Wednesday, December 3, 2014

Great Instruction - Great Teachers!

     What makes Curtis such a great place?  I say it is the teachers!  Curtis is blessed with the most amazing teachers.   Teachers at Curtis continue to search for ways to incorporate high-yield strategies in order to increase learning and improve achievement. Great instruction comes from great teachers which leads to great learning. reprinted an article from 2007 from the Center for Public Education that stated, "The most significant gains in student achievement will likely be realized when students receive instruction from good teachers over consecutive years."   Robert Marzano also states, "Effective teaching is essential to student achievement. "  I believe this with all my heart.   It does not matter how many students are in a classroom.  If the instructionis good, there will  the potential for increase in academic achievement.  With so little time to teach and so many standards to teach, the first teach is crucial to making a positive impact on student achievement and closing achievement gaps.

     One of the reason's Curtis is a great place to learn is because of our 2013-2014 Teacher of the Year!  Katie Pitman, a fifth grade ELA/SS teacher, provides rigorous, challenging lessons in her class.  Her use of high-yield strategies elevates students' thinking and ability to problem solve.  Katie, like many of our Curtis teachers, uses strategies she learned from Lead4ward.  Students collaborate and use these high-yield strategies to not only complete assignments but to also think about their learning.  She uses  strategies like 1 Minute Paper, 3-2-1 Summary, Card Sort, Fact or Fib, and so much more.  In this video you will see her use a strategy called, "Commit and Toss" or "Question Toss:"  Question Toss  Katie is also transforming her classroom with PBL!  Project Based Learning is a great way to engage students with opportunities to become true problem solvers.  Her students will soon go paperless using technology in more authentic ways!
Katie is not a great teacher just because she  uses great instructional strategies to enhance the "First Teach."  She is compassionate and genuinely cares about her students.  She will do whatever it takes to help a student to be successful.  Katie is an awesome representative of Curtis Elementary, and our students are so blessed to have such a super star as a teacher.

    We have so many amazing educators here at Curtis.  Our September teacher of the month this year was Misty Crowley!  Misty teaches 2nd grade at Curtis.  She has a heart for kids at Curtis.  Misty looks for ways to lead her team in order to promote success for all kids.  Misty not only connects with her students, but she also connects with parents searching for ways to partner with them.  It is all about relationships with Misty Crowley.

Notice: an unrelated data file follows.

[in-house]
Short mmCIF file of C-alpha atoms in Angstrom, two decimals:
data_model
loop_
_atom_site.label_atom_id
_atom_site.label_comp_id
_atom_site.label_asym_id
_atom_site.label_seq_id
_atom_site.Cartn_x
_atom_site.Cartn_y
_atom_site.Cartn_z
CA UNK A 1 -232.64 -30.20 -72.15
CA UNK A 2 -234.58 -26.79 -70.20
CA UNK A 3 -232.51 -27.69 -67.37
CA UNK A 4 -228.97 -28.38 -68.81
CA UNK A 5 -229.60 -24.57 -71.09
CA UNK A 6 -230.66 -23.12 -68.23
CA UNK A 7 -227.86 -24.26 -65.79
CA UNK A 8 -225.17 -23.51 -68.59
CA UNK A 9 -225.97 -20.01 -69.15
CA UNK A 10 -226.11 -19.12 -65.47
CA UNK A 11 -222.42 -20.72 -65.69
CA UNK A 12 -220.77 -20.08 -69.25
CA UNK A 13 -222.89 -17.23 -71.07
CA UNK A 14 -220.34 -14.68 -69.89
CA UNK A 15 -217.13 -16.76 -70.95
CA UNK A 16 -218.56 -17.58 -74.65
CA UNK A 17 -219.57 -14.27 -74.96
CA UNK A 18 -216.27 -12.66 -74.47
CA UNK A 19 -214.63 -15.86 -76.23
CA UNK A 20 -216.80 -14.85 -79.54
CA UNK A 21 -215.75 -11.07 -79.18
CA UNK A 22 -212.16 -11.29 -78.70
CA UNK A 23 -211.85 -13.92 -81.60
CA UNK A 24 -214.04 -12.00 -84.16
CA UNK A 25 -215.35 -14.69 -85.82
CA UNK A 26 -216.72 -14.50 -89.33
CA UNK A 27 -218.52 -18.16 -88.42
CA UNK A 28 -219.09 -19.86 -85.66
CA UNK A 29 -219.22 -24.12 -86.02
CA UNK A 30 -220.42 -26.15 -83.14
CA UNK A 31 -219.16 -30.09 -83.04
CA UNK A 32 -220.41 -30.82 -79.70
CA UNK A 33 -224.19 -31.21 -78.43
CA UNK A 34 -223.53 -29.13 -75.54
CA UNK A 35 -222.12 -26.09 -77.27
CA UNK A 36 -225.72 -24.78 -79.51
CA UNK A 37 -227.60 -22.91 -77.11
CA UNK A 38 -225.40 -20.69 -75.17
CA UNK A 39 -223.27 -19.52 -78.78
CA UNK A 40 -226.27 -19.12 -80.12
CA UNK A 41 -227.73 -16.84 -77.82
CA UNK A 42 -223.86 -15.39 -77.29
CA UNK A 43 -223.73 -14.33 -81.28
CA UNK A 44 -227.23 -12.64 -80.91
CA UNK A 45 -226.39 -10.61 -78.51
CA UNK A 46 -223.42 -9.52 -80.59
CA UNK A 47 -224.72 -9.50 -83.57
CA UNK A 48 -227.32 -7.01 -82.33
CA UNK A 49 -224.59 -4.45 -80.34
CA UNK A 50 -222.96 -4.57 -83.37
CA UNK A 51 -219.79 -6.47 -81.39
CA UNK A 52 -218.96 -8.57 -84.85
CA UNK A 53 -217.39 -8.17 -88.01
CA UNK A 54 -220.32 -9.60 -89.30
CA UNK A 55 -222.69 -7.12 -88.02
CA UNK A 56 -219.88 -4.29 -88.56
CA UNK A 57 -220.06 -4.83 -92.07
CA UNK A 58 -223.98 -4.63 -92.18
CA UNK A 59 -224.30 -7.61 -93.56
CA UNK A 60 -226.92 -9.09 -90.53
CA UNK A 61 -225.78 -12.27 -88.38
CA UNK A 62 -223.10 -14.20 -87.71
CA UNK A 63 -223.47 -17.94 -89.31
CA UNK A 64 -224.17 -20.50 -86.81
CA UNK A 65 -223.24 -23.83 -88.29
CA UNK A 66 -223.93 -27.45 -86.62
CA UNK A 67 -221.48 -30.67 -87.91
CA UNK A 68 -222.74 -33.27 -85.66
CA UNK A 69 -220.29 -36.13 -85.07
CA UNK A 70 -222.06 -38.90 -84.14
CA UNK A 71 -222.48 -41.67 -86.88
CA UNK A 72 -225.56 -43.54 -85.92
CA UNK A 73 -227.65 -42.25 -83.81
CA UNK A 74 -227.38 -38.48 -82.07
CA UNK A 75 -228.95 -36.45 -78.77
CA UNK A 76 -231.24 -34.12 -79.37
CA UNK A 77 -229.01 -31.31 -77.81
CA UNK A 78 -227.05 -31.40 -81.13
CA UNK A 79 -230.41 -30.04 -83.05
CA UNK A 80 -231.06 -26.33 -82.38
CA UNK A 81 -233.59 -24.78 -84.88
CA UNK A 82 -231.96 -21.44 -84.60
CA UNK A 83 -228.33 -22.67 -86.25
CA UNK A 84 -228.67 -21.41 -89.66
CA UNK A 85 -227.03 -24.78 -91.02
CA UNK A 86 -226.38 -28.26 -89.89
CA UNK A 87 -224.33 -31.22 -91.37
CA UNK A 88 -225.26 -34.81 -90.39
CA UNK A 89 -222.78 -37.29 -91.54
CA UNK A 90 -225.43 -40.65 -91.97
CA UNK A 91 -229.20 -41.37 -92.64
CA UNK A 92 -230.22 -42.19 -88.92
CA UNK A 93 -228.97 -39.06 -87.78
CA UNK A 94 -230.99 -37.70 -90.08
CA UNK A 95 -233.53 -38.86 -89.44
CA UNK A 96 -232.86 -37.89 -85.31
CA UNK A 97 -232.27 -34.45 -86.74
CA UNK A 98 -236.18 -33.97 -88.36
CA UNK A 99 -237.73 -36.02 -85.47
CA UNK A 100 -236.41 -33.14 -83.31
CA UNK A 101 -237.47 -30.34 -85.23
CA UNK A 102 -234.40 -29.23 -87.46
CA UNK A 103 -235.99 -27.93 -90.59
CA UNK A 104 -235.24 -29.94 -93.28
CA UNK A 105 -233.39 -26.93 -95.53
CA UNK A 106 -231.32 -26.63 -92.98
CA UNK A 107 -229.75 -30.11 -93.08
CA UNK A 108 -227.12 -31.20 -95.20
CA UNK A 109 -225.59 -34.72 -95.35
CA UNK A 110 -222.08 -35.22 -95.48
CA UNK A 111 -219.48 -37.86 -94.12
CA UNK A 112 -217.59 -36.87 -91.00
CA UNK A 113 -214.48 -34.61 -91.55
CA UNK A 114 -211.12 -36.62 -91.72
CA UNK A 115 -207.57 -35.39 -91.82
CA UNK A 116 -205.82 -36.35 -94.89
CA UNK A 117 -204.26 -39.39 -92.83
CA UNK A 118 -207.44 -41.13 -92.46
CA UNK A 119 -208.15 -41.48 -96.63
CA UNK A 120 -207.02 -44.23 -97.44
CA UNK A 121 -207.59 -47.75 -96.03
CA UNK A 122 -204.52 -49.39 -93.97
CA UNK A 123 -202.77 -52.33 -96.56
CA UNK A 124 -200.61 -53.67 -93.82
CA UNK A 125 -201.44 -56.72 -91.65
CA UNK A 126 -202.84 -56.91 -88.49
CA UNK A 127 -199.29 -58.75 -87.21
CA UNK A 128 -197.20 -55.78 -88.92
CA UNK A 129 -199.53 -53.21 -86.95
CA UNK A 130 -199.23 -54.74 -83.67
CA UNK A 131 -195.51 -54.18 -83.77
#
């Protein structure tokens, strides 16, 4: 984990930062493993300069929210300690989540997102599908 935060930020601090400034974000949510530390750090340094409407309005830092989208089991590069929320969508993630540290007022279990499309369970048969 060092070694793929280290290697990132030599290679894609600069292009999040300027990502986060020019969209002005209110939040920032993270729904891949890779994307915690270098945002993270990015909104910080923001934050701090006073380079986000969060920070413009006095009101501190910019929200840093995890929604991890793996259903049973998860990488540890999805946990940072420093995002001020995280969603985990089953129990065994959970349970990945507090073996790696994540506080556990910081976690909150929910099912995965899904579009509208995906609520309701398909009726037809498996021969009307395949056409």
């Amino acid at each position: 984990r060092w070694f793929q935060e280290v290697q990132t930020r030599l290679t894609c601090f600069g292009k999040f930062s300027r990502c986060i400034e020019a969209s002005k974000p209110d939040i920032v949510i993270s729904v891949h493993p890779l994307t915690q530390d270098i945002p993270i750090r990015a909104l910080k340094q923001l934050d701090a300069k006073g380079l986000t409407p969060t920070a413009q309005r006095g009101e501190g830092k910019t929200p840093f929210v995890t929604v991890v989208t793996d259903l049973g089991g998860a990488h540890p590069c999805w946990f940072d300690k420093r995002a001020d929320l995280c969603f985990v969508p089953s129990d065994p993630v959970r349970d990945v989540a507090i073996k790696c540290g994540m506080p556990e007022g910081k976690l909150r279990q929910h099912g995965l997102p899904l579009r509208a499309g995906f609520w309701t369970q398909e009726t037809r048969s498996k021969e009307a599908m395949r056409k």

In October/November, our Teacher of the Month was Mendi Mahan.  Mendi teaches science in 5th grade and is a little bit of a "MAD" scientist according to her students.  She makes science come to life.  Kids have a lot of fun conducting experiments and investigating theories.   There are high expectations in Mrs. Mahan's classroom which is vital to student success.  Students know exactly what is expected and meet those expectations in science.

     Our latest Teacher of the Month is Vicki Zell!  Vicki is an amazing part of our Curtis Team.  She teaches our FLS students.  These students all have special needs.  Vicki is a master at using the Fundamental Five strategies in her class.  She frames every lesson with her students.  Vicki also helps
her students meet their individual goals each day.  She has devoted  22 years to the teaching profession.  Vicki also has a strong connection with each and every one of her students' families.

     With good instruction being one of the most important components to student achievement, you can see that we are in good hands at Curtis Elementary.  Our teachers strive to use high- yield instructional strategies instead of "Sit and Git" worksheets!  I am blessed to be able to walk through this building day after day and see the great instruction in classrooms.  Just like the name of this blog -  Passion Lives Here at Curtis Elementary!

Friday, November 14, 2014

Time for a little R and R!

Our pirates at Curtis Elementary are working hard to create engaging learning experiences for students.  Teachers have been spending a lot of time planning lessons that will help students to master the standards for the school year.  Teachers are getting tired from all of the hard work planning amazing lessons so it is time to take some R and R!

I know what you are thinking.  You are thinking that I mean rest and relaxation, but that is not exactly what I had in mind.  R and R is Rigor and Relevance!  At Curtis we have been focusing on getting the frame right.  Framing the lesson is critical because the quality of the lesson begins with the frame.  We will continue our work by examining  the Rigor and Relevance of lessons.  Rigor and Relevance helps to ensure that the lesson frame is addressing the learning goals at an appropriate level.  In order to support students in their journey to become critical thinkers and problems solvers, teachers will continue to design lessons with rigor making sure that the content is also relevant to them.